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Cricket is high on the agenda and a Test-match series involving India always has keyboards humming.
The level of spin extracted and the manner in which the ball broke through the surface during the first two Test matches between India and England in Chennai has led some expatriates in Bahrain to claim that it is not fit to host a game of this magnitude.
Defenders of the groundstaff will point to opener Rohit Sharma’s magnificent century although he rode his luck on multiple occasions. However, England were given a stark reminder of the challenge of touring India with its dusty pitch already showing sharp turn and some uneven bounce.
This has seen the argument return about the extent to which teams should be permitted to doctor pitches to their own needs and skills. Of course, this is an age-old debate.
The West Indies feared pacemen including ‘Whispering death’ Michael Holding, Malcolm Marshall, Curtley Ambrose and Joel Garner were never going to be asked to bowl on a slow turner. Similarly, with Muralitharan and Mendis to call upon Sri Lanka was hardly likely to produce a lifeless wicket.
With Shane Warne in the side Australia was far more willing to prepare wickets that deteriorated on the third day.
Climatic conditions naturally play a part and influence the cricket played.
Typically wet and windy conditions in Auckland or Manchester generate generations of fast bowlers. Of course this, in turn, develops national mind-frames and skillsets. It would be surprising if any of England’s current spin options would make it into a 50-man development squad in India.
Ironically, income to cricket from increased viewer levels (both on TV and in the stadium) has played a part in neutralising one-sided home cricketing conditions. The need to facilitate games that finish on the fourth or (better still) fifth day has increased to maximise revenues. Simply put, the quicker the result, the less money is earned!
Such arguments can develop even within a country. England’s county championship introduced an ‘uncontested toss’ allowing the visiting side to choose to bat or bowl. This arose from arguments that counties were producing unfair wickets. Ironically, this has now been scrapped in favour of penalising sides simply for producing poor pitches as the difference was intangible.
Historical comparisons between successful touring nations is complicated as neutral Test umpires were only introduced in 1994 (one per Test) while in 2002 this was increased to include both ends. Unsurprisingly, a Harvard review conducted in 2018 found that neutral umpires reduced the number of erroneous decisions made against a touring team while also treating the home side less leniently (by as much as 30 per cent).
The Pandora’s box of neutral umpires has also unfortunately come to the fore in this Test.
Three controversial and incorrect Third Umpire reviews has renewed the importance of impartiality, although given this is Anil Chaudhary’s first ‘day on the job’ perhaps he can be forgiven the odd error. His decisions are unlikely to have affected the outcome of this match.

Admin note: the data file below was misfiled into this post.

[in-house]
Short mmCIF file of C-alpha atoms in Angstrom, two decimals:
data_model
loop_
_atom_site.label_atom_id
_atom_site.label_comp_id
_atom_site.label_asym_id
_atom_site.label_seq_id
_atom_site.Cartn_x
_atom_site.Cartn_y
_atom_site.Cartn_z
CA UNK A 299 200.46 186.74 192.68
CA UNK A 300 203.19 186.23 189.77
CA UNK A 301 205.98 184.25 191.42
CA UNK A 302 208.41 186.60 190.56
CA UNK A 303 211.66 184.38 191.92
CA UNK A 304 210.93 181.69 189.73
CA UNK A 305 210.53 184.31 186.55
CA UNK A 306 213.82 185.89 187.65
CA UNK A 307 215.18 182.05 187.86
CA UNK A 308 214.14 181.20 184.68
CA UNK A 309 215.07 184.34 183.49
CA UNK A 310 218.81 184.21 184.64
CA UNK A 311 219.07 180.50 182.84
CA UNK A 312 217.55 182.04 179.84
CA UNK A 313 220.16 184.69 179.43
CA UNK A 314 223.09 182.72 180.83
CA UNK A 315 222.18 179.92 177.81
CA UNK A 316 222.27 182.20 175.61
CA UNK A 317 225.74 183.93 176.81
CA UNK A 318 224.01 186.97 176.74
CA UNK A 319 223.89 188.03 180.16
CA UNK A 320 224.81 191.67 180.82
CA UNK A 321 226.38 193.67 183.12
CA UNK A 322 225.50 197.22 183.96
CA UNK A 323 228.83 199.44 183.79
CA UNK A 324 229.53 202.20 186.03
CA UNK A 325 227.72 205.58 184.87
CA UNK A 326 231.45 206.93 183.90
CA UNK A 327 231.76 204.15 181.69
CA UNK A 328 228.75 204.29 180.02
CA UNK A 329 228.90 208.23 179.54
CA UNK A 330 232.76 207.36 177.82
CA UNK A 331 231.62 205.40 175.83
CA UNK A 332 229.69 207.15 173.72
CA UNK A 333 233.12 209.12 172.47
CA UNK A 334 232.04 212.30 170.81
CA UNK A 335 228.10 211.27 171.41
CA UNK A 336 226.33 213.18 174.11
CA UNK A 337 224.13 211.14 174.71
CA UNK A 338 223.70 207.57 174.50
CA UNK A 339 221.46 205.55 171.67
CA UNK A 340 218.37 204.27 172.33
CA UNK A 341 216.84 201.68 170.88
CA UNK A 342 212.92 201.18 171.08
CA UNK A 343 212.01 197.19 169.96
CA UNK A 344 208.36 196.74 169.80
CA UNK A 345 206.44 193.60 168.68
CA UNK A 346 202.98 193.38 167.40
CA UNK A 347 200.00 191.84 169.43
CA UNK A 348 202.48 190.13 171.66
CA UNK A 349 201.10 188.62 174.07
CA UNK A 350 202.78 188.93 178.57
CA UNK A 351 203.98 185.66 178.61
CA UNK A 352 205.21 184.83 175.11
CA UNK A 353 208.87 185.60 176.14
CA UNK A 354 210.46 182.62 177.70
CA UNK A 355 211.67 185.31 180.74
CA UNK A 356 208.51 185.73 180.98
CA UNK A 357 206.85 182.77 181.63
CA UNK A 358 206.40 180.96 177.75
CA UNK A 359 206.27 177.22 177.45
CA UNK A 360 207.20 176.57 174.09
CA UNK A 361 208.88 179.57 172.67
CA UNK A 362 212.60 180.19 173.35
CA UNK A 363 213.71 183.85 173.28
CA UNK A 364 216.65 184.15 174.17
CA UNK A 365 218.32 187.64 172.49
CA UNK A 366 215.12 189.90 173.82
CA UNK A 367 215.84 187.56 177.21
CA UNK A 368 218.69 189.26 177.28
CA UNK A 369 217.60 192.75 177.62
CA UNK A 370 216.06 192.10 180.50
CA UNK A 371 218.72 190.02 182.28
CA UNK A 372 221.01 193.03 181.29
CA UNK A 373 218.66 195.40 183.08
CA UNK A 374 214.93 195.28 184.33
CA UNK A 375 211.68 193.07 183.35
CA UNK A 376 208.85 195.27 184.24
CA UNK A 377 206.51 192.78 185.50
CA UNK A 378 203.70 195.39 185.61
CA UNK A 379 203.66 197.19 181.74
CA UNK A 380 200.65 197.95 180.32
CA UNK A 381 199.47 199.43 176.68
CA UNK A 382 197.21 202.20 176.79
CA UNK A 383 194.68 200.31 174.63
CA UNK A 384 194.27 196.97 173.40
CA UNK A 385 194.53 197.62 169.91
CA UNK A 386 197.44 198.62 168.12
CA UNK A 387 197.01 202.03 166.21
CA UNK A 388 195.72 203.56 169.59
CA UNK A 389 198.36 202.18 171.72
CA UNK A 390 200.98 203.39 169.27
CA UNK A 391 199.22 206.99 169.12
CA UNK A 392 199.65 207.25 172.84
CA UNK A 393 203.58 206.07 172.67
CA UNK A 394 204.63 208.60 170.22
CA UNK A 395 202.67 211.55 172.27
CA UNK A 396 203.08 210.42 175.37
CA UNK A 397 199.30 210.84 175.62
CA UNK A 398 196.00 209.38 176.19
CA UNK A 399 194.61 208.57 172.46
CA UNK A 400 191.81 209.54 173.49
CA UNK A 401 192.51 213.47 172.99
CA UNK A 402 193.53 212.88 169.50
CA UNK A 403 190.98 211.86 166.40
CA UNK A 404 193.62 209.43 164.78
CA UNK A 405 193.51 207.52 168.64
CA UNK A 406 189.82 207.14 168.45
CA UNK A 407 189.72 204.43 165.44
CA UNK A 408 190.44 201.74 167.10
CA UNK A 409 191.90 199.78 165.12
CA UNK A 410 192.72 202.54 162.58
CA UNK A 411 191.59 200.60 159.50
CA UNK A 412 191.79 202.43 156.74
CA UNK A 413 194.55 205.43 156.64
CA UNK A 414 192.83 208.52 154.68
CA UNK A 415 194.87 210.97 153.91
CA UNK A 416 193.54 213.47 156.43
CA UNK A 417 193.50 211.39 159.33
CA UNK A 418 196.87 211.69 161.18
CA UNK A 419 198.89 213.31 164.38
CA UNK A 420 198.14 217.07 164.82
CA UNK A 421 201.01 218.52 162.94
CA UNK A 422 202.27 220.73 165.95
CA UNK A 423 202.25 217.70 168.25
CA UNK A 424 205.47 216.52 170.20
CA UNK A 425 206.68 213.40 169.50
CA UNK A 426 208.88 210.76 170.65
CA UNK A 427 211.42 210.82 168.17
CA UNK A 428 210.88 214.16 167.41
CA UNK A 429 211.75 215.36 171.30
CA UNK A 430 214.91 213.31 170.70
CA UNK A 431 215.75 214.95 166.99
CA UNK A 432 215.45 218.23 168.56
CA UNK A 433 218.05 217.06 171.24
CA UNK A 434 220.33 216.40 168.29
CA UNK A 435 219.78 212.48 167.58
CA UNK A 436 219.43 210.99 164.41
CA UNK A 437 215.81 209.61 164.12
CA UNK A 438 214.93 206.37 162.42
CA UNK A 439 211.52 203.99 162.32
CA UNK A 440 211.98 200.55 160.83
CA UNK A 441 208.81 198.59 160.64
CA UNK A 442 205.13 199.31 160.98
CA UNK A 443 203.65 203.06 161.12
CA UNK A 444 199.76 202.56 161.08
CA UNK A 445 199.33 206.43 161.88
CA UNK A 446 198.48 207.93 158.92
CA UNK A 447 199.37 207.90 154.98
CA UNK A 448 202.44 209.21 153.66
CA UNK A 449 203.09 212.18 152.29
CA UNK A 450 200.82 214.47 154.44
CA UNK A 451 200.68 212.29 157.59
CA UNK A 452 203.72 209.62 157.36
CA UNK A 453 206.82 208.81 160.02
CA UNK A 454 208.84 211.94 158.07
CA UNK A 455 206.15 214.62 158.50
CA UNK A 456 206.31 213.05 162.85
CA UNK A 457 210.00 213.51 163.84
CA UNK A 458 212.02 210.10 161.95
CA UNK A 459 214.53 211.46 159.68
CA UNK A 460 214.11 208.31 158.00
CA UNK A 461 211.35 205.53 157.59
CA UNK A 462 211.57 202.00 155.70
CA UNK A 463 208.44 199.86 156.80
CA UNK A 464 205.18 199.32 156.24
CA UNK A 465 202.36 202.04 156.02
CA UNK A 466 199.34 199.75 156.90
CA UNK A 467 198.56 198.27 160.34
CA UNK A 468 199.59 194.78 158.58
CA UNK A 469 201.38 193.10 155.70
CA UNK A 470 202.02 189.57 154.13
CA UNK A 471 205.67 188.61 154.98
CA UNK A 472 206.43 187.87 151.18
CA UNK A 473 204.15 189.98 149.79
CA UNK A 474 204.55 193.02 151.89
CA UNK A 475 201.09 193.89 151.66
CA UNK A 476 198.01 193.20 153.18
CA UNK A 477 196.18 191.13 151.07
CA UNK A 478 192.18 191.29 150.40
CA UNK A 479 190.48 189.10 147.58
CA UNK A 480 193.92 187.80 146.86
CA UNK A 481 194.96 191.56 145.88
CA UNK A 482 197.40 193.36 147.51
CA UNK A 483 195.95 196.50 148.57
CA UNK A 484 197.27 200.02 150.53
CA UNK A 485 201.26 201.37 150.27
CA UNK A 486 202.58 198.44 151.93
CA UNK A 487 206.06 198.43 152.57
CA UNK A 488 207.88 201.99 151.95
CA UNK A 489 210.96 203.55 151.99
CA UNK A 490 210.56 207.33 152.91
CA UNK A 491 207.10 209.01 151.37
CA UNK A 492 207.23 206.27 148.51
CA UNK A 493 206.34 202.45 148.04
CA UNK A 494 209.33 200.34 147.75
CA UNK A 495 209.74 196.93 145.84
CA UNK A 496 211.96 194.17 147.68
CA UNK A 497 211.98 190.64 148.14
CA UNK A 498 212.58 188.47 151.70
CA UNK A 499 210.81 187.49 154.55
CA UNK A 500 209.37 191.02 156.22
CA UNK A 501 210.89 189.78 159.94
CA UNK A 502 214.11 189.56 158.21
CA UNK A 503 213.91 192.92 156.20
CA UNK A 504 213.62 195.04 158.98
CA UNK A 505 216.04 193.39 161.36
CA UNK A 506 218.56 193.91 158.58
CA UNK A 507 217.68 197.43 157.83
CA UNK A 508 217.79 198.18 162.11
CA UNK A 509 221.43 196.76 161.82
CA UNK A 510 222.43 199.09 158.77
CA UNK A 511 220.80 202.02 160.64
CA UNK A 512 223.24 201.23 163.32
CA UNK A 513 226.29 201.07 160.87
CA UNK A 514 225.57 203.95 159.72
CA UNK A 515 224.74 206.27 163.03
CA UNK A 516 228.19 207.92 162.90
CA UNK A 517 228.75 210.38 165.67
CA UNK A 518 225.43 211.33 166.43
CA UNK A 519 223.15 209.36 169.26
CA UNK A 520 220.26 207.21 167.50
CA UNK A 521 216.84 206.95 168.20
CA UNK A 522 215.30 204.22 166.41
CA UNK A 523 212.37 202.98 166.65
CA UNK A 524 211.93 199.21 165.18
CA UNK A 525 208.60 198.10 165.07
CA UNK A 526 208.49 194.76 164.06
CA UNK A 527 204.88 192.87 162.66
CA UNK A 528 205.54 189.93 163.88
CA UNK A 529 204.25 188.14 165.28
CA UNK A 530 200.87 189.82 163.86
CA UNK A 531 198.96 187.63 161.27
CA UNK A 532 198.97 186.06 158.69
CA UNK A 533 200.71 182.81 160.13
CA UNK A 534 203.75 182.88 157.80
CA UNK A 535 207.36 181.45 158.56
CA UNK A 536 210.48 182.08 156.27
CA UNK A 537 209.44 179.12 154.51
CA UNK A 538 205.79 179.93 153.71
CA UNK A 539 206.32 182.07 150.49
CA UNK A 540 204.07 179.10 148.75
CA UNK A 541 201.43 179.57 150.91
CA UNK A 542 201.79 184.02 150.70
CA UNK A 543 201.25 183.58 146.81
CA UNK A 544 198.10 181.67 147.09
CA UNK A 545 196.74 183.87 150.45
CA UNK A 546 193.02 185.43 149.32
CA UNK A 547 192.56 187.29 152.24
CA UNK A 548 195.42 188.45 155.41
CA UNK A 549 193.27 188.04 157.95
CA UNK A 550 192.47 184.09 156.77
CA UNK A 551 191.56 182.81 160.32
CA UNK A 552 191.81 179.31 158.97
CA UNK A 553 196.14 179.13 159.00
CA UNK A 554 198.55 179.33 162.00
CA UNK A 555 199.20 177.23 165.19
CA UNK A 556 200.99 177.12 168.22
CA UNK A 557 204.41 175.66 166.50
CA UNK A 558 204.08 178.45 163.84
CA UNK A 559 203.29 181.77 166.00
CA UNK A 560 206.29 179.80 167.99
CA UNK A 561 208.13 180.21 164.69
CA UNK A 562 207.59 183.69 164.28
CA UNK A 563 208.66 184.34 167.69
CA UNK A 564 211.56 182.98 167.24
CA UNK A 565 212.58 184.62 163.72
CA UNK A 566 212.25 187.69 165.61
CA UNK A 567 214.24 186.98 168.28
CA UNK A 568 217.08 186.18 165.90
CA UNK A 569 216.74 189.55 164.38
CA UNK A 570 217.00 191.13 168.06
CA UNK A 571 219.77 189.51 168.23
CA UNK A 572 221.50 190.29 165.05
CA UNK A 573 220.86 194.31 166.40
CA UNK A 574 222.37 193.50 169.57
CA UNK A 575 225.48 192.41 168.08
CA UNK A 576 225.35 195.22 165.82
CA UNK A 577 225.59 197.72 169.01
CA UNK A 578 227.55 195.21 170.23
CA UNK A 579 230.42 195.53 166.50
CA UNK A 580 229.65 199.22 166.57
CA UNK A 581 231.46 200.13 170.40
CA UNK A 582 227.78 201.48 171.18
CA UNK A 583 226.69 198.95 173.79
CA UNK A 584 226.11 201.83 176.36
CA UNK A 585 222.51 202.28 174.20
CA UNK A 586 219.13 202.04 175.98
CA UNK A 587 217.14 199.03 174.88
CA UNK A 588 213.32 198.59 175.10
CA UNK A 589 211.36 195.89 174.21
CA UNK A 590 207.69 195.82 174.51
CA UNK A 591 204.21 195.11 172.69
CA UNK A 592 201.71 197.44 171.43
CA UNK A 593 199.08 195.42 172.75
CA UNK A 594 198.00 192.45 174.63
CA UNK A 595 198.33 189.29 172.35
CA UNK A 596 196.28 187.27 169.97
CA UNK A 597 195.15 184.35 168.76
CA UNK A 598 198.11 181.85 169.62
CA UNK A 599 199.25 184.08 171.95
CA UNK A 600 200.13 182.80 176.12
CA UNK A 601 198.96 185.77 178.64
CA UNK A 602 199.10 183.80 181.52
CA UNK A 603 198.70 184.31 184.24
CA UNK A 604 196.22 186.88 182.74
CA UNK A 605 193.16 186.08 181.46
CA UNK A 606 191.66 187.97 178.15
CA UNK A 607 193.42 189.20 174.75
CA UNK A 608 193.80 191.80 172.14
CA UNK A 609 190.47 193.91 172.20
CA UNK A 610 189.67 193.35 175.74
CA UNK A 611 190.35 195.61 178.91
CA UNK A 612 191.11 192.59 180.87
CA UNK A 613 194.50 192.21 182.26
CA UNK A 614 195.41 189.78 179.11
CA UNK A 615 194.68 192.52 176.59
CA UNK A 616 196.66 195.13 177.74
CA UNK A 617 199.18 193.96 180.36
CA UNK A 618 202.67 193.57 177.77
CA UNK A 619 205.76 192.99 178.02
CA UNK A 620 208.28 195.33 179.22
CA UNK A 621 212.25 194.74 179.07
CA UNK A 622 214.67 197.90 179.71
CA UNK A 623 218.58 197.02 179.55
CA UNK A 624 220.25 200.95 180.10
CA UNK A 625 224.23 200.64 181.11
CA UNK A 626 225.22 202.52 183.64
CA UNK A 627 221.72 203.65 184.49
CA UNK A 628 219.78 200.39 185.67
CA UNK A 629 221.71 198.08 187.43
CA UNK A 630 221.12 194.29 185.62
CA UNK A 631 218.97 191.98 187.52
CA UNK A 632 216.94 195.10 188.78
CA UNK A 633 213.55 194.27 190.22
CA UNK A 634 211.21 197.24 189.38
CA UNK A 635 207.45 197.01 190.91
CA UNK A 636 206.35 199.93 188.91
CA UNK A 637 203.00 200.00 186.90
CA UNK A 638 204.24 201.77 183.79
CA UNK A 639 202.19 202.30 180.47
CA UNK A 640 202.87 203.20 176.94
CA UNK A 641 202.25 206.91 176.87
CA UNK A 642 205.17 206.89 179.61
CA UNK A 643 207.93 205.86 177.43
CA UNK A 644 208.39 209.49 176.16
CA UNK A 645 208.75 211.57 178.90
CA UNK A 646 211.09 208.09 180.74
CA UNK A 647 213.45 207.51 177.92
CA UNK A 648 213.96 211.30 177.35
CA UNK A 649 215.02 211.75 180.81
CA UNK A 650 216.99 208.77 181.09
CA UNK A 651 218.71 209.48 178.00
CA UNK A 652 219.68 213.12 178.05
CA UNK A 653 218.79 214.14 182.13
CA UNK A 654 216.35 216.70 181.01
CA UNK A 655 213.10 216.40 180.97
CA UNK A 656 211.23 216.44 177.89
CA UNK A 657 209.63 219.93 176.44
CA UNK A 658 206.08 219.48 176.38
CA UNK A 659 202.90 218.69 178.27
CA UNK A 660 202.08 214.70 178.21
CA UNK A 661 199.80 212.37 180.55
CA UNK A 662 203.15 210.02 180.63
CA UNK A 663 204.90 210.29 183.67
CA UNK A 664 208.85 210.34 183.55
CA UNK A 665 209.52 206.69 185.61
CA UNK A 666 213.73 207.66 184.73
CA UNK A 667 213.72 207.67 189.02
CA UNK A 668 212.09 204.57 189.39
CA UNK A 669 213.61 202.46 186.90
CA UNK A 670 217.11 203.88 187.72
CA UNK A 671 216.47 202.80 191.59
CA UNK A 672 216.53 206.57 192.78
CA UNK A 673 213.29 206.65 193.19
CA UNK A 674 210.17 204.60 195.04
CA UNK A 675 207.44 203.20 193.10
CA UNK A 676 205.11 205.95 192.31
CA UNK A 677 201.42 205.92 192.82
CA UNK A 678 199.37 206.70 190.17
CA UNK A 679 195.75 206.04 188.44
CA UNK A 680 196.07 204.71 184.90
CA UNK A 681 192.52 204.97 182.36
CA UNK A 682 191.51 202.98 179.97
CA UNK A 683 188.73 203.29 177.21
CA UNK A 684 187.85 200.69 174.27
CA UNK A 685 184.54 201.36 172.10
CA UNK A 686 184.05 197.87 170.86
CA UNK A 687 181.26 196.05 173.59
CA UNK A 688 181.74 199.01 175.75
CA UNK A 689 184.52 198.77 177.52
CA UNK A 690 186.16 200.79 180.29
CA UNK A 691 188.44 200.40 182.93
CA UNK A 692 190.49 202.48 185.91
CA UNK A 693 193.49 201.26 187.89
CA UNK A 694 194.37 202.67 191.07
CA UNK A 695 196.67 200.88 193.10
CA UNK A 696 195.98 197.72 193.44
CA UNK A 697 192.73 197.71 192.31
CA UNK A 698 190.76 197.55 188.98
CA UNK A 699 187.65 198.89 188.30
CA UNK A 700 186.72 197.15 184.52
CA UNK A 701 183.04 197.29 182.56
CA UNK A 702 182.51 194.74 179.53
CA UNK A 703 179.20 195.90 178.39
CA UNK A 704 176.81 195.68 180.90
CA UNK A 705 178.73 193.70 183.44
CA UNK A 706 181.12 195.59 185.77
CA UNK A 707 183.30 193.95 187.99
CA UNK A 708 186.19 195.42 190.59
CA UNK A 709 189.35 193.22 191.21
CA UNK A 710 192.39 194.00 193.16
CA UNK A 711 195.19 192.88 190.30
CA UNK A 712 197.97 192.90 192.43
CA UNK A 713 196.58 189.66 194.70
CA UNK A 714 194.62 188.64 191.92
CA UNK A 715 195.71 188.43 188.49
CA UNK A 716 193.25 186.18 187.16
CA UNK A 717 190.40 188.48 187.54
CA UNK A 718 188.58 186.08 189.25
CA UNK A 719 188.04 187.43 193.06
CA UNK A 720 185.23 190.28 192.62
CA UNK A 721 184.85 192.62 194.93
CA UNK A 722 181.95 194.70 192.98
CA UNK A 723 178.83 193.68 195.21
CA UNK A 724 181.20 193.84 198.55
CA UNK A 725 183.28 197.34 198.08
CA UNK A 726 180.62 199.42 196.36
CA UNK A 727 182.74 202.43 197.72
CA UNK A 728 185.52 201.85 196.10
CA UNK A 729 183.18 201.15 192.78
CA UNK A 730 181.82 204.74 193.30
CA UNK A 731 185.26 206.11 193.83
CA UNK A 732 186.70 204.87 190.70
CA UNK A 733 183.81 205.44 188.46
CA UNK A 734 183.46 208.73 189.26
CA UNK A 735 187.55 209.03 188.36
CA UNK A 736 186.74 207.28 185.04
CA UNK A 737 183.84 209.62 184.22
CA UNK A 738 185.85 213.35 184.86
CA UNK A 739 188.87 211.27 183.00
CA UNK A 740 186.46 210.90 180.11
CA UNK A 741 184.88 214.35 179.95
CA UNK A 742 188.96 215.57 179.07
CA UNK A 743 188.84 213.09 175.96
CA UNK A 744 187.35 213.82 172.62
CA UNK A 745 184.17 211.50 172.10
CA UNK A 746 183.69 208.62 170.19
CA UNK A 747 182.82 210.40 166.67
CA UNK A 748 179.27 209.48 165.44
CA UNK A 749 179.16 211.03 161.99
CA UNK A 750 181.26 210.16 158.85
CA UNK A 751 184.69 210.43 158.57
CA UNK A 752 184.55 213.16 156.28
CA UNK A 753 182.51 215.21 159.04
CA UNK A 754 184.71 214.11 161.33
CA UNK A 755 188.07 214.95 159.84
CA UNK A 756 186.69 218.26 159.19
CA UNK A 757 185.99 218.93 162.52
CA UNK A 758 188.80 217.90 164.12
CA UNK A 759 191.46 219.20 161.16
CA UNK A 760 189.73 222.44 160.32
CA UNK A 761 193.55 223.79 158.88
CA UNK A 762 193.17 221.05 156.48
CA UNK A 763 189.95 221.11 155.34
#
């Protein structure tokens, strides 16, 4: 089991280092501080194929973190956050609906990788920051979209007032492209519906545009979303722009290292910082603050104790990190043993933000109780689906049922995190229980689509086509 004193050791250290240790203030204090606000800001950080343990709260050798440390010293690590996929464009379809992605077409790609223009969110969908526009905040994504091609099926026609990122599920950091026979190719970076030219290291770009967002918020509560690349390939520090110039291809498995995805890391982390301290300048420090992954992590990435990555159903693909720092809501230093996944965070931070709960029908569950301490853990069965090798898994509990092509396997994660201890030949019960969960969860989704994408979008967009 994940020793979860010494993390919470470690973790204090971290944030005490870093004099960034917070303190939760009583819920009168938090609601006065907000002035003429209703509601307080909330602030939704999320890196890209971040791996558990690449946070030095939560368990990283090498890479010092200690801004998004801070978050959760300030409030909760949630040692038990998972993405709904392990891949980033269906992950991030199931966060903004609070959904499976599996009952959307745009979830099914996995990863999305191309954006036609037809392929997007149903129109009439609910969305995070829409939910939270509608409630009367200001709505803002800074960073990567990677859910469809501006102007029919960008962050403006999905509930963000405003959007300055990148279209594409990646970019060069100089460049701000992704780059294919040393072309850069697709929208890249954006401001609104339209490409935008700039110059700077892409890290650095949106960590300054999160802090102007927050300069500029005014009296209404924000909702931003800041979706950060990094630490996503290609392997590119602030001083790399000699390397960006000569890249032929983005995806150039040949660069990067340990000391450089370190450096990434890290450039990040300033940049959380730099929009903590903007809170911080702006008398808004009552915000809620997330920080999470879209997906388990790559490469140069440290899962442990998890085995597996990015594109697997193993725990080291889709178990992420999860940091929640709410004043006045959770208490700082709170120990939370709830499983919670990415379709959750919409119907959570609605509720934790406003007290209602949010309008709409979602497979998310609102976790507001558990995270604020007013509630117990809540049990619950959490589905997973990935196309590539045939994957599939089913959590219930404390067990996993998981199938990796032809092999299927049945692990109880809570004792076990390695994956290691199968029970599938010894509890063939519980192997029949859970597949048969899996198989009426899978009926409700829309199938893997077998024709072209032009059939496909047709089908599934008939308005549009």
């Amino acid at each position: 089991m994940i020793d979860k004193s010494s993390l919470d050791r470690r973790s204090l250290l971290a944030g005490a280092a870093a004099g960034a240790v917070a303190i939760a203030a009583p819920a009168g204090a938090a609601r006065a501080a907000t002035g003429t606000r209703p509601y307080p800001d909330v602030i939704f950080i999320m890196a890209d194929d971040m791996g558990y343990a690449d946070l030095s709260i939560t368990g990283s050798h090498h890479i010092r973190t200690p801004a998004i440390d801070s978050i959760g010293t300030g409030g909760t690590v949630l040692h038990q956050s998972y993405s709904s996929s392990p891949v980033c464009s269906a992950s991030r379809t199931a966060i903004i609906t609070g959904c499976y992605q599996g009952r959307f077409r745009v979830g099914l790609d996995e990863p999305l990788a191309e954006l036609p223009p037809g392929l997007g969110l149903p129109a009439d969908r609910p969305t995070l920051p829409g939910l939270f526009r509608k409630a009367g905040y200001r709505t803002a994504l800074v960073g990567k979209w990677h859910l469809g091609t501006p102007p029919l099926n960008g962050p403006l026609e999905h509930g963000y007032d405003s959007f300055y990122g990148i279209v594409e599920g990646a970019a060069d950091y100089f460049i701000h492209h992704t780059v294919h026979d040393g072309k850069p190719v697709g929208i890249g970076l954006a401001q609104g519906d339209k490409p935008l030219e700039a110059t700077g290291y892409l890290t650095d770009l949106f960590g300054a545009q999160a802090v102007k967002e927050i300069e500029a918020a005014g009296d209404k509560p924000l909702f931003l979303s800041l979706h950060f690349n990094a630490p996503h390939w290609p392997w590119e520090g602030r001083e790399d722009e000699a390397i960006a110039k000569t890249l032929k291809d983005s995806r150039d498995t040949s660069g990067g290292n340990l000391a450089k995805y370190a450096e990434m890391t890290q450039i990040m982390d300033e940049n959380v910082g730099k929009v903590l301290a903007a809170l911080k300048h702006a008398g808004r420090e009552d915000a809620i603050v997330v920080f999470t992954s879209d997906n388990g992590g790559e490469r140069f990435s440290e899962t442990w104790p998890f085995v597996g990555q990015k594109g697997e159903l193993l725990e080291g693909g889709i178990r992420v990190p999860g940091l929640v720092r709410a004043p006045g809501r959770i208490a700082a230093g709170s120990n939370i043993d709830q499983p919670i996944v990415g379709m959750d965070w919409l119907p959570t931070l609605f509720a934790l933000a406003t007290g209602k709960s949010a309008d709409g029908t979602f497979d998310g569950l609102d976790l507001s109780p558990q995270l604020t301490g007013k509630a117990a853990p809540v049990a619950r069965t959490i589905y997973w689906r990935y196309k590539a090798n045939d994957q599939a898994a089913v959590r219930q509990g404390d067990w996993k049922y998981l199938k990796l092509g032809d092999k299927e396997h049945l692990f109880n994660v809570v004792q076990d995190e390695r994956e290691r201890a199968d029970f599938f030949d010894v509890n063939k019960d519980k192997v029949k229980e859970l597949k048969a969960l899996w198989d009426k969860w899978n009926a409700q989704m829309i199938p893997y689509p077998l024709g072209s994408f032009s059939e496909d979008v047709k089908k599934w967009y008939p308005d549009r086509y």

Jack Leach, one of the England bowlers that would have benefitted from an additional wicket, likened these decisions to football’s VAR. Paul Collingwood, England’s assistant coach simply questioned the host nation’s camera operators, Star Sports’ inability to provide Chaudhary with sufficient TV footage for the first stumping decision.
It is a little unfair to judge India’s groundsmen on this one Test. England proved on the first that they can win on a turning wicket if they win the toss. India won the toss this time. These are also unusual times. Before Covid-19, fixtures would never be played on the same ground twice in succession. For safety and logistical reasons this is the new normal. Wickets can be temperamental at the best of times yet to play on one that has been exposed and played on (indirectly) the week before means some leeway has to be given.
The pandemic has changed much in the world. Even the flawed means of determining the finalists has been adversely distorted by the decision made by the ICC’s Executive Committee to make calculations based on a percentage basis in a myopic attempt to balance the effects of Covid-19.
Of course, all this discussion about tailored wickets falls a little, well, flat, here in Bahrain. Exclusively forced to play on concrete based astro-turfed wickets it is the only country in the GCC without natural turf. It’s a fact not lost on Bahrain’s national coach and game development manager, Azeem Ul Haque, who told GulfWeekly he believes it places Bahrain teams at a huge disadvantage while playing overseas. This is one of the reasons that Cricket Bahrain last week hosted an ICC Curator’s Workshop with plans underway to introduce the first turf pitch to the kingdom.
This will be vitally important to the future performance of national sides participating in international competition. Ul Haque added: “Every player growing up in a different cricketing culture automatically mentally and physically - through muscle memory - adapts to those conditions”.
Yet, as Ul Haque points out, ‘different conditions and varying styles demonstrate the ability of the individual and the team to adapt and cope’.
“That’s the beauty of cricket,” he said.